A Doubly Amended Walk Home

By BRODY LEONARD

I never ask for travel advice but in the weeks before I traveled to Rome, it was passed on to me without prompting.

For example, I was warned about certain pickpockets who first threw an infant at you, and then proceeded to rob you while your arms were baby-laden; so I trained myself to sidestep soaring newborns. I was also told that swarms of thieving children were commonplace: before leaving, I mastered an elbow whirlwind that promised to decimate any threatening crowd. Street-vendors were painted as chary folk with nothing but ill intent. I learned to radiate ire after hours in front of the mirror.

I was ready.

Or, so I thought. Fast-forward to my fourth night in Rome, a Thursday. My roommate was holding palaver with a British girl in our common area, and after joining in their conversation for a little while, I decided to give them some space.

I left Gianicolo, my residence building, an hour before midnight. My destination was G-Bar, the only place I was familiar with. The street was roiling with clueless Americans and creepy Italians – at least, that’s how I remember it. My attempt to enter the place saw me inadvertently grinding against five rear ends, none of them female. After the owner of one such rump gave me an overly appreciative look, I fled the scene.

Wandering soon became the theme of the night. I would find a bar, stroll in, have a drink, learn some names, forget them immediately, and move on. Hours later I found myself in Campo dei Fiori, a square that is home to such classy establishments as Sloppy Sam’s and The Drunken Ship. I’d heard horror stories about this place from actual Italians, but decided that breaking my pattern would likely bring ill fortune, so I continued.

Sam’s was as sloppy as one might expect, and the Ship as drunken. More important than cocktails imbibed or names discarded in these places, however, was the walk home. Despite a light malaise from inebriation, my senses became sharp, my step lively. With the gullet of an alley pinching Campo de’ Fiori out of sight behind me, and the streetlights spreading shadowy wings beneath many a silhouette, I was struck by a sledgehammer of adrenaline.

The stories rushed back.

Murderous gremlin children. Ankle-shanking gypsies. Trigger-happy con-artists. Dark faces appraised me from the corners of my mind. My back arched and tensed and tingled, feeling like it oftentimes does when I am rent by some beast in a nightmare.

I found myself rushing out of the alley, past a stone face frozen in surprise and vomiting water, up onto the street, and across the Tiber. By some divine providence I was not sent sprawling by a stray cobblestone, but at one point I did run bowels-first into a railing, putting unfair strain on my already ballooning bladder.

It was about three in the morning by the time I staggered into Piazza Trilussa, still doubled over but regaining my breath. The steps loomed before me, dotted with lingering nightlife. I managed to nestle into a spot between a snoring man and a group of young Italians, who were sharing some sort of herbal cigarette. I put my head down and began to breathe easier.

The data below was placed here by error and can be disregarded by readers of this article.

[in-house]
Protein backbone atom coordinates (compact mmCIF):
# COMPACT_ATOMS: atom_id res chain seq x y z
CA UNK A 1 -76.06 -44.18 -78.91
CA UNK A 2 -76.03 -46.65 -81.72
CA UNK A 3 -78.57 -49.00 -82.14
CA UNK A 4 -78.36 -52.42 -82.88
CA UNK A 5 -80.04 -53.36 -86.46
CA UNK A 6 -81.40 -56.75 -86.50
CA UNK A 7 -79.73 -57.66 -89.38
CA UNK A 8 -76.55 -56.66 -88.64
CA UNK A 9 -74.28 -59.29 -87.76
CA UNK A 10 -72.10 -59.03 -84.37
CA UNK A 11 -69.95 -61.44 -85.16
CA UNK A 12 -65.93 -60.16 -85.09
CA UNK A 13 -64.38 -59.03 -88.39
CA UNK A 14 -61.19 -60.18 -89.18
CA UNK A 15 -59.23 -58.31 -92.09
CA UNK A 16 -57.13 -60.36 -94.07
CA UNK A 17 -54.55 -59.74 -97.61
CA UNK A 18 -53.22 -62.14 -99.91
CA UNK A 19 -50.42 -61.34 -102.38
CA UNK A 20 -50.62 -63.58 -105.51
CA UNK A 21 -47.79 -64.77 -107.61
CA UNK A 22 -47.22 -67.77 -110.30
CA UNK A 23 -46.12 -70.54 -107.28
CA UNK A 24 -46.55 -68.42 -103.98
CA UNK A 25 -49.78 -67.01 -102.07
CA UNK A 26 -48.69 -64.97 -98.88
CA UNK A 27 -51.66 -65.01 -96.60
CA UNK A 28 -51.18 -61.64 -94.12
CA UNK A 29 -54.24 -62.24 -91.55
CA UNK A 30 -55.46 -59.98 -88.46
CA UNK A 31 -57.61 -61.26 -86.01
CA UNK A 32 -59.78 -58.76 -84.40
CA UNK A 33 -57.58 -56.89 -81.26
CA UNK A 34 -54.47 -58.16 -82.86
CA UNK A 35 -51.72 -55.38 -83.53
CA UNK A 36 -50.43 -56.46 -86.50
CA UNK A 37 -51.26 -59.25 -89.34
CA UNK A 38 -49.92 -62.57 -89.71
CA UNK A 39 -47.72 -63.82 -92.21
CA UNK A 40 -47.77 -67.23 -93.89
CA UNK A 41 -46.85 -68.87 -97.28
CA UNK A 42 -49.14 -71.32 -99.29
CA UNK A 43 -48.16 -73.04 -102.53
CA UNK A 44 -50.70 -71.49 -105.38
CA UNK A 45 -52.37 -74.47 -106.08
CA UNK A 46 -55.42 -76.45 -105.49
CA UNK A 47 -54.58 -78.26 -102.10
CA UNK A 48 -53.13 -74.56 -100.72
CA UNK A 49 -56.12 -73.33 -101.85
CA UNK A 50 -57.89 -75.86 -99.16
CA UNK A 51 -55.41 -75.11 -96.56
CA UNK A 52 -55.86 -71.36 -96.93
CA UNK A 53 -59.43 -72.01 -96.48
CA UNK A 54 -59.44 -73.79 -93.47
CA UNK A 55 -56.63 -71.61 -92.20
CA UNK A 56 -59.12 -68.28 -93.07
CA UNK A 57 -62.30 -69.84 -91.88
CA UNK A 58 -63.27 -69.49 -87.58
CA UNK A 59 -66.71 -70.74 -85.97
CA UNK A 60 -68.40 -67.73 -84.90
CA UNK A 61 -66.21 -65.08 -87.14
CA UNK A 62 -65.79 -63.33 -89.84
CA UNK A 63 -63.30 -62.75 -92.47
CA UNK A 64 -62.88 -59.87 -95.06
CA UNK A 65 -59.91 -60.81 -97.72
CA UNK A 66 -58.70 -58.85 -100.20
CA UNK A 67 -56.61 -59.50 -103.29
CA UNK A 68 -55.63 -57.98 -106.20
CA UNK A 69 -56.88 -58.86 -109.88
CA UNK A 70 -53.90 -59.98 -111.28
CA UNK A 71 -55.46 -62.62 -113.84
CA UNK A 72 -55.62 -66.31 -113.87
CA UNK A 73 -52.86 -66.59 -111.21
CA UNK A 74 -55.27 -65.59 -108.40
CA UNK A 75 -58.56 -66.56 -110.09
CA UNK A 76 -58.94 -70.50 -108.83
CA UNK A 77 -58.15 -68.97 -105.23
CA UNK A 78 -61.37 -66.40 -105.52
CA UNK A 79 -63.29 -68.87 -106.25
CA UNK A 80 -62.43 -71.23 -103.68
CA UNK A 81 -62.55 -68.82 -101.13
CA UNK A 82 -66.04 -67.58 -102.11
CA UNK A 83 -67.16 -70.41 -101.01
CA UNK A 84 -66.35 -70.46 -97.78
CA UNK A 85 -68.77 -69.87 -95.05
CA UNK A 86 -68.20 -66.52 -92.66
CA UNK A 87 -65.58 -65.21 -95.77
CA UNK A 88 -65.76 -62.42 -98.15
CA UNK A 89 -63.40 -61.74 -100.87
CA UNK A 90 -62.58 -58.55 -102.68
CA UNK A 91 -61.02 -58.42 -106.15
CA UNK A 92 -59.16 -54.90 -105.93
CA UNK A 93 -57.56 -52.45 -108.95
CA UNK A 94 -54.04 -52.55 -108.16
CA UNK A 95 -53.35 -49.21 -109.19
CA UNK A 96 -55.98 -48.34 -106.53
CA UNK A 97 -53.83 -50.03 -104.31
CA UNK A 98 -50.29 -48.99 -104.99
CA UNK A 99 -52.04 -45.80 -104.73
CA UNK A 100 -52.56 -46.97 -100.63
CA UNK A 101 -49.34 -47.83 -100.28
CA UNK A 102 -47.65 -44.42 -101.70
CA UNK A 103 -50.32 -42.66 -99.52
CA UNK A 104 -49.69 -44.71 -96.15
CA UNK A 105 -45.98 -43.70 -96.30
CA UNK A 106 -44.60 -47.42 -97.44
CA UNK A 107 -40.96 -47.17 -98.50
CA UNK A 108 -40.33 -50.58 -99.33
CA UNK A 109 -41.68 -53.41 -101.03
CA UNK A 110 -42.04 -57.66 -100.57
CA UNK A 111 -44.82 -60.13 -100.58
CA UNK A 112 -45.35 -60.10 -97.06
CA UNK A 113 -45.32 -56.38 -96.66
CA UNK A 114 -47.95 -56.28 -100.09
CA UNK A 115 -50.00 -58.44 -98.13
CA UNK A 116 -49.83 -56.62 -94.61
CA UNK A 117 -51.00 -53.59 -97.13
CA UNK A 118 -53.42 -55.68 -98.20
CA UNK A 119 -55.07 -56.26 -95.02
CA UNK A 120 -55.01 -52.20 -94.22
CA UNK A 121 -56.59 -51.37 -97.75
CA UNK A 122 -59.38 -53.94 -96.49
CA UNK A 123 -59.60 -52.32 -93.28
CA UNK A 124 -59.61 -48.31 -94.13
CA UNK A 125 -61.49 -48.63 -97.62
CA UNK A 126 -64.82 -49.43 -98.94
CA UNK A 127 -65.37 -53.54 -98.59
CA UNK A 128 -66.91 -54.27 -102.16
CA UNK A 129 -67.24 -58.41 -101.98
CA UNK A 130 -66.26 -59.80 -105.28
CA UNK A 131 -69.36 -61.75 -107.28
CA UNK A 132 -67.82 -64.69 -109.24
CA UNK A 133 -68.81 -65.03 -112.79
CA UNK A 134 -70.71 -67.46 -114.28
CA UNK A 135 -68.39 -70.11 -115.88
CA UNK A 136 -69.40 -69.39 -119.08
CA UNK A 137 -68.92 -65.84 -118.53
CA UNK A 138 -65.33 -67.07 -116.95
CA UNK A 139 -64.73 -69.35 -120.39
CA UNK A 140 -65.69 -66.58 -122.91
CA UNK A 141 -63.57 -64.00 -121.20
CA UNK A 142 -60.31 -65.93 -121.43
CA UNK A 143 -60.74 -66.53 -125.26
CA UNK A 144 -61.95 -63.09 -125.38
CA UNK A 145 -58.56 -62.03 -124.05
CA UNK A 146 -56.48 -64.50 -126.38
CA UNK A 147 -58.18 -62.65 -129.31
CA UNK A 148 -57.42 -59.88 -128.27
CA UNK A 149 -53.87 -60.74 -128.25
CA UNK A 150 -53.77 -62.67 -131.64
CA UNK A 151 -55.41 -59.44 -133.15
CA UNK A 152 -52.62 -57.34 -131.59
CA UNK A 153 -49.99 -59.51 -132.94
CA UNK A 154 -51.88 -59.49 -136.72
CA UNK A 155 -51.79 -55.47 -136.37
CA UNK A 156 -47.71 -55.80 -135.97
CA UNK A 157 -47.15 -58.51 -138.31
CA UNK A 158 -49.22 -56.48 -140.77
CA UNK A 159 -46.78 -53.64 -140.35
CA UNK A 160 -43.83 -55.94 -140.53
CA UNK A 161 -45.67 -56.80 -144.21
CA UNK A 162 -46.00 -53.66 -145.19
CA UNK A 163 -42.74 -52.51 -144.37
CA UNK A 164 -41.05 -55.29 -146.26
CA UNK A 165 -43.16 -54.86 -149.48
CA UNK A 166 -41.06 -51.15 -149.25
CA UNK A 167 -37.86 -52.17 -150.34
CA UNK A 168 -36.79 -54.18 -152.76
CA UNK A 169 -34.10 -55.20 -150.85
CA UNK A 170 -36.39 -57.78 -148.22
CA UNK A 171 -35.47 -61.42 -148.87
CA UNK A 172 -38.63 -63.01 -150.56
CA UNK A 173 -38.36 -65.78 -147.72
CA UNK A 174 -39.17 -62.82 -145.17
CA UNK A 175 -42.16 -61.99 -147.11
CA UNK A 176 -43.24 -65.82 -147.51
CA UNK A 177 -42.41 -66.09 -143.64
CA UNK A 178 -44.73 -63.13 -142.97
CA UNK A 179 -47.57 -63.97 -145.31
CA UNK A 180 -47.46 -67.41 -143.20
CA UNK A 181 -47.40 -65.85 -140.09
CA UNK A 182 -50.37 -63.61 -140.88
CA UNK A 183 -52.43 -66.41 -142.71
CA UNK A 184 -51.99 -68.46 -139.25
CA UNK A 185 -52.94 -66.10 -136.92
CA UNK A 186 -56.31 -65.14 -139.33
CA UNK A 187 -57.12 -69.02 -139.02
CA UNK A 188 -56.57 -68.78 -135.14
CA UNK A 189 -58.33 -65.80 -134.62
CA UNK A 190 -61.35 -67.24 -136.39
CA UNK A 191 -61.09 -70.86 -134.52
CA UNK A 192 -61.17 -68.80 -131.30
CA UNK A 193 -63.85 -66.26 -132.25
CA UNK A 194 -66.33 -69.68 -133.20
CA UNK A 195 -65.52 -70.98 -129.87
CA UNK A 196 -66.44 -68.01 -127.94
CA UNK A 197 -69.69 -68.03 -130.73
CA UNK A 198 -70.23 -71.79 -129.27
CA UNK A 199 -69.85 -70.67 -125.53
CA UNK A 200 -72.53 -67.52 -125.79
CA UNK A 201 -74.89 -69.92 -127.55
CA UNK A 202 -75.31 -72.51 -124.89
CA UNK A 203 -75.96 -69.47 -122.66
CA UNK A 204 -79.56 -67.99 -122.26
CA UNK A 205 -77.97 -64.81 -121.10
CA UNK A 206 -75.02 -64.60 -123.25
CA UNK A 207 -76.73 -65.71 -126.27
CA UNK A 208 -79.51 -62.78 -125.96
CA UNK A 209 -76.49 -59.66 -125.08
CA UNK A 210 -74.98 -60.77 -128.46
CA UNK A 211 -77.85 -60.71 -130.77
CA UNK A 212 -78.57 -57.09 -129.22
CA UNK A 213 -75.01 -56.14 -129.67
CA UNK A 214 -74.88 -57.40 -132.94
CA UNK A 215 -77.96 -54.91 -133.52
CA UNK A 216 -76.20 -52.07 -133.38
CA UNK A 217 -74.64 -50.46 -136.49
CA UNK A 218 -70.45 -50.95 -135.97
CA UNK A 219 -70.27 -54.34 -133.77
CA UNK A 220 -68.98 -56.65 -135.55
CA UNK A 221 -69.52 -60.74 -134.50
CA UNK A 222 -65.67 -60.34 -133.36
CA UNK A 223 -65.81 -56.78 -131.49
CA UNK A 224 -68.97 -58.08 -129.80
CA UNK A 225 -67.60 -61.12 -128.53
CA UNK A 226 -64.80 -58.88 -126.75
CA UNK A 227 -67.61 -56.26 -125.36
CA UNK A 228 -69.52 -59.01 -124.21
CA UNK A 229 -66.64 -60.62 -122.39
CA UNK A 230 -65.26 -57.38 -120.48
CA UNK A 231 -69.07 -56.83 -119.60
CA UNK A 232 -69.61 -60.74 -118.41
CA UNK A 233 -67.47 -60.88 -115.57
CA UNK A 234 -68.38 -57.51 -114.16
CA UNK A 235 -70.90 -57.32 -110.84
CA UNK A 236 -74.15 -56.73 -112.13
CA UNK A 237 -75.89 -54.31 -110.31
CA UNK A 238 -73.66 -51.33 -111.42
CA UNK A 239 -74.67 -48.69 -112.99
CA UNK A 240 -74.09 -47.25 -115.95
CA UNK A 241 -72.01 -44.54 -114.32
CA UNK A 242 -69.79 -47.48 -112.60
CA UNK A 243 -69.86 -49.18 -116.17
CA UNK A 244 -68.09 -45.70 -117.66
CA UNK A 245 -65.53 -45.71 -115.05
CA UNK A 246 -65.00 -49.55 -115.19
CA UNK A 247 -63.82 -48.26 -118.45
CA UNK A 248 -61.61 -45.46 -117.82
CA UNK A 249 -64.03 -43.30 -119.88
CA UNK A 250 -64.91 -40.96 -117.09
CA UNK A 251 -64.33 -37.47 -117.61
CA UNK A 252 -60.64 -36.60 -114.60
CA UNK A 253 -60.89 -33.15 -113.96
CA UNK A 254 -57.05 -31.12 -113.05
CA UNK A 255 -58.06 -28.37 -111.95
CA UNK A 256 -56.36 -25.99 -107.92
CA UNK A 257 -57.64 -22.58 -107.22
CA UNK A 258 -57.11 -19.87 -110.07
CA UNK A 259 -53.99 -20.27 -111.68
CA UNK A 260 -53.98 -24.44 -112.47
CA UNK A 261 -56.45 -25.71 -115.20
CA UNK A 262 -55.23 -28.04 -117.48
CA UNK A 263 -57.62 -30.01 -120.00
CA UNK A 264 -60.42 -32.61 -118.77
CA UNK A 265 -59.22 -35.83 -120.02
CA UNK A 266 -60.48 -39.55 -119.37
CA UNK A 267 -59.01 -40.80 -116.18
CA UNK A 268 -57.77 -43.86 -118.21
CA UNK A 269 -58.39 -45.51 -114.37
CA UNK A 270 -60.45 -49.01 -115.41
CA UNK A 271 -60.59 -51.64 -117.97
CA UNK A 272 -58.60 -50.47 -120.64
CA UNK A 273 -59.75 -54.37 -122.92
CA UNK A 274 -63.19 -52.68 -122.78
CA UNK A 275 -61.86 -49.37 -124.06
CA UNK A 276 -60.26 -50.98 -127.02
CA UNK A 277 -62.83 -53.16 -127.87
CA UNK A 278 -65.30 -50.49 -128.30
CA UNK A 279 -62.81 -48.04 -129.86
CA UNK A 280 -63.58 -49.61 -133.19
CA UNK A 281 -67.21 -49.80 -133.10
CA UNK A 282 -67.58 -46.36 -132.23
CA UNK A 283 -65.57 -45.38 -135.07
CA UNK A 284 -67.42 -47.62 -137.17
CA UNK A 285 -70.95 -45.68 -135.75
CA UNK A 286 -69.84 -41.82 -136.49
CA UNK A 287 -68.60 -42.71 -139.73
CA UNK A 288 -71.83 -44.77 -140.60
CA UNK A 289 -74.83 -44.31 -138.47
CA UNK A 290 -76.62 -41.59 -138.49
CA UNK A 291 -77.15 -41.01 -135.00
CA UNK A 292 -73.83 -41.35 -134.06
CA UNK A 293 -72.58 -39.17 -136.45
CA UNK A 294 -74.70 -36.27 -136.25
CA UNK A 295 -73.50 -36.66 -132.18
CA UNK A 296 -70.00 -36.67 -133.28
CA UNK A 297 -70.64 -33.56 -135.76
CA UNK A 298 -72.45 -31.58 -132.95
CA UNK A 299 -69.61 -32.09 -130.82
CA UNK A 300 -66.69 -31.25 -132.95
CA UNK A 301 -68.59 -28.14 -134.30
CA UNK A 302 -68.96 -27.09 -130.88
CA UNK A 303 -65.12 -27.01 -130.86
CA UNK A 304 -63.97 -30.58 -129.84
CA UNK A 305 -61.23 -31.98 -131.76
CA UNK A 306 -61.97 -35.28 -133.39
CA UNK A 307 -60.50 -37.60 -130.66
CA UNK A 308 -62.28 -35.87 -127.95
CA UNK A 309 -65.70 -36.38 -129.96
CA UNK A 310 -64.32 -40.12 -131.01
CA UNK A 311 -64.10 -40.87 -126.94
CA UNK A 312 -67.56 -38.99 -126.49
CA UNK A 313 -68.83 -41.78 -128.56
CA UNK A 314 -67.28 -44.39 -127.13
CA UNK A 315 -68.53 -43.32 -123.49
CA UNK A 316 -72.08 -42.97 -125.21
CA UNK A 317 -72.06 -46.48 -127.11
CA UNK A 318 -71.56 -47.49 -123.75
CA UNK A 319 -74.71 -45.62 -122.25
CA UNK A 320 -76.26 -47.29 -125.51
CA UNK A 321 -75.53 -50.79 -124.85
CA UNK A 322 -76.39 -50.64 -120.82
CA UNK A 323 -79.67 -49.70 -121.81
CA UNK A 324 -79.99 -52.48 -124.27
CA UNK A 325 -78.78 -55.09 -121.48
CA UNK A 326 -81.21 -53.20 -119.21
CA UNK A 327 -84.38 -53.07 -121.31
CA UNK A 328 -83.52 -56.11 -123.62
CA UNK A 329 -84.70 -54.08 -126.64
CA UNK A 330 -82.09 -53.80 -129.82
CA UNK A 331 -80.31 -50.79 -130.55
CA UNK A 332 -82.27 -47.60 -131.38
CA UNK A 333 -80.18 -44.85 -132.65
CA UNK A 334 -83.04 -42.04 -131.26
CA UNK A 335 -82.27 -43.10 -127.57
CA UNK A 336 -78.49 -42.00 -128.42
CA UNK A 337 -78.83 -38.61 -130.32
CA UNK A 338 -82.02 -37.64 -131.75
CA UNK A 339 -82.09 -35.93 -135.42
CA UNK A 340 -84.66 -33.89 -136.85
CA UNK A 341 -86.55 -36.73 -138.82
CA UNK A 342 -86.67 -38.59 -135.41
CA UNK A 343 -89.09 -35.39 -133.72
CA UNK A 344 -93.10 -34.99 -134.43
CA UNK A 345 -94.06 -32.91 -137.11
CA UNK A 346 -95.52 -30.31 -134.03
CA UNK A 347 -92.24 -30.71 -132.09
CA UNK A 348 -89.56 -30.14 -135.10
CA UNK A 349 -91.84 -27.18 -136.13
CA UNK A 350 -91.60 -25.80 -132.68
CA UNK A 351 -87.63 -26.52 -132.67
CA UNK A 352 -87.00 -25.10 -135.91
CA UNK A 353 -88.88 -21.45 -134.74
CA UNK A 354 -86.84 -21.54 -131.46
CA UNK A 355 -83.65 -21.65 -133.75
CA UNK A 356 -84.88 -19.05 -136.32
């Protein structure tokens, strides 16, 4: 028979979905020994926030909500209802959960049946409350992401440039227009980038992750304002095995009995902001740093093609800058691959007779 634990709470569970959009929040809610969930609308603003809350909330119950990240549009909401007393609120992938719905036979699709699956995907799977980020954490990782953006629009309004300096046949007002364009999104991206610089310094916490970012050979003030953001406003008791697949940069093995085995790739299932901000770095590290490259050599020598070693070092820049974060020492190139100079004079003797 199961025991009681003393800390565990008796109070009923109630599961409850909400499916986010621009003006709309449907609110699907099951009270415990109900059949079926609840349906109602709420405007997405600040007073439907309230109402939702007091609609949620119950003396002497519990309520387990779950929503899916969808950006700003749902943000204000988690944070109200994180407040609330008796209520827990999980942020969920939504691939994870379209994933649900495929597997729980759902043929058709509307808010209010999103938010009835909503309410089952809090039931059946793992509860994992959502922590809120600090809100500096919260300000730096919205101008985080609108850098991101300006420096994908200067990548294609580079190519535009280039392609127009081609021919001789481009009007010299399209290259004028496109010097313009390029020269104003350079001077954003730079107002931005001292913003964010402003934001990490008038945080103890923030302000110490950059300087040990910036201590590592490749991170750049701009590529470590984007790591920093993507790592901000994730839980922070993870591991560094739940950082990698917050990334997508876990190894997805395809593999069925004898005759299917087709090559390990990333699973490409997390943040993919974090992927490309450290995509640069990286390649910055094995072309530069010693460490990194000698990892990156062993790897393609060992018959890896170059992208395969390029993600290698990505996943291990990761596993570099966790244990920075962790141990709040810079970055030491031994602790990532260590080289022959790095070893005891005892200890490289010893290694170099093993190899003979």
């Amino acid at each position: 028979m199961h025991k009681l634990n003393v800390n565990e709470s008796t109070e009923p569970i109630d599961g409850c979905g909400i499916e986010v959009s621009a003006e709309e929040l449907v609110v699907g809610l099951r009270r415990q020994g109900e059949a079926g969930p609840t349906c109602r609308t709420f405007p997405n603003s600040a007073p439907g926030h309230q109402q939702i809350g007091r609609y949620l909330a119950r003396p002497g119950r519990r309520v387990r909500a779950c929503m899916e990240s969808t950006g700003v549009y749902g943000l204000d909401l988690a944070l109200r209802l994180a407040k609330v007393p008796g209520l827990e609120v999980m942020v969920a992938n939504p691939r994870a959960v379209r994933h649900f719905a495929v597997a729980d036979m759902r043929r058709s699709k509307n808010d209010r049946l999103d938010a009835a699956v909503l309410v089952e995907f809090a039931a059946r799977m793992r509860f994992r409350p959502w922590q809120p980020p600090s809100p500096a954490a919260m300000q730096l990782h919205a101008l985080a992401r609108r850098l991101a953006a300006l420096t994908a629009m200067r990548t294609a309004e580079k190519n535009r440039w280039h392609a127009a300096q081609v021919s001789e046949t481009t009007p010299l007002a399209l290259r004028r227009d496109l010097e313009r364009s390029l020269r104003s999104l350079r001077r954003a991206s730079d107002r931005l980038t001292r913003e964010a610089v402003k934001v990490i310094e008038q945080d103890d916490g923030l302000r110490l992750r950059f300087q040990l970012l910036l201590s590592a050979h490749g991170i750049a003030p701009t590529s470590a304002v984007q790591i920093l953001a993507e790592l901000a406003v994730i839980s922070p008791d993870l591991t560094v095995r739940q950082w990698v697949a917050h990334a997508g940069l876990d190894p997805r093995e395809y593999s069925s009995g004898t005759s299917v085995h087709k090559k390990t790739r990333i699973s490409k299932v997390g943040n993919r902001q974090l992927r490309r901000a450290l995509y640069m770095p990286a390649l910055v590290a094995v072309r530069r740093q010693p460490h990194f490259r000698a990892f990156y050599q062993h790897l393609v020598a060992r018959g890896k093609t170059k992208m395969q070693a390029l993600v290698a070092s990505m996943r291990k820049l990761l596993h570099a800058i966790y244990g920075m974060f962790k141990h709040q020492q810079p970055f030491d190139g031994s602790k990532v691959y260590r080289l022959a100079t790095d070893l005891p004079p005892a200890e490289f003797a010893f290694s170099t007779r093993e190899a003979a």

A few moments passed before I felt a finger at my shoulder. Half expecting the boogeyman, I looked up and instead met the eyes of a dazzling lass: perfect Italian complexion, dimples parenthesizing her white smile, a sheaf of brunette hair to her shoulders.

Ciao,” she piped, still smiling.

“Uh, ciao.” She sat next to me, comfortably close. Over her shoulder I saw a group of men, a few steps up, sipping Peroni and staring at us. I registered their gaze as jealousy.

Parli inglese?” Man, she cut straight to the chase. That was supposed to be my line.

“Yeah,” I managed. Eloquence incarnate.

She began speaking in English, introducing herself as Giulia and prompting my own name in return. Her accent was thick enough that I had to ask her to repeat her next utterance. “What are you doing out here alone” she said, more slowly this time, so that it hardly seemed a question.

“Getting acquainted, I suppose.” Her raised eyebrows indicated I should stick to more elementary language. “Finding my way around.”

Our conversation continued for a few minutes, she formulating questions in broken English, I spouting cognizant, if curt, responses. Prurient interests aside, I was just happy to have someone to talk to. Especially someone who seemed neither able nor willing to pull my spine out through my nostrils.

It was another span of minutes before I began to open up, and I found myself having a reasonable engaging chat with the girl, especially given the language barrier. It probably helped that we were talking about the language barrier. This was about the time I noticed that the men a few steps over were still staring. I also came to notice that there was a half-empty Peroni sitting on the step next to the four muchachos. Next to the beer, a purse.

Suspicion clicked in my mind, almost audible. The group’s gaze, only moments ago envious, became predatory. Giulia’s current sentence blurred to mush in midair. That sledgehammer had struck again. I’d fallen for a classic honey-pot.

I rose without warning. “Piacere, ciao,” came out of my mouth, a combination of ingrained politeness and attempted nonchalance. I quick-walked down the steps and out of the piazza, and, once it was out of sight behind me, broke into a jog. I didn’t stop until I reached Gianicolo.

Upon waking the following morning, I believed I’d acted correctly. Rome had almost swallowed me, I thought. Every man (and, apparently, woman) had been out to get me. Every alley had been an artery to the darkest recesses of the human heart, bloated with the capacity for evil and blackened with a proclivity towards the same.

But, as the event slips farther and farther up the calendar, I’m coming to believe that the only blackened heart that night was my own.

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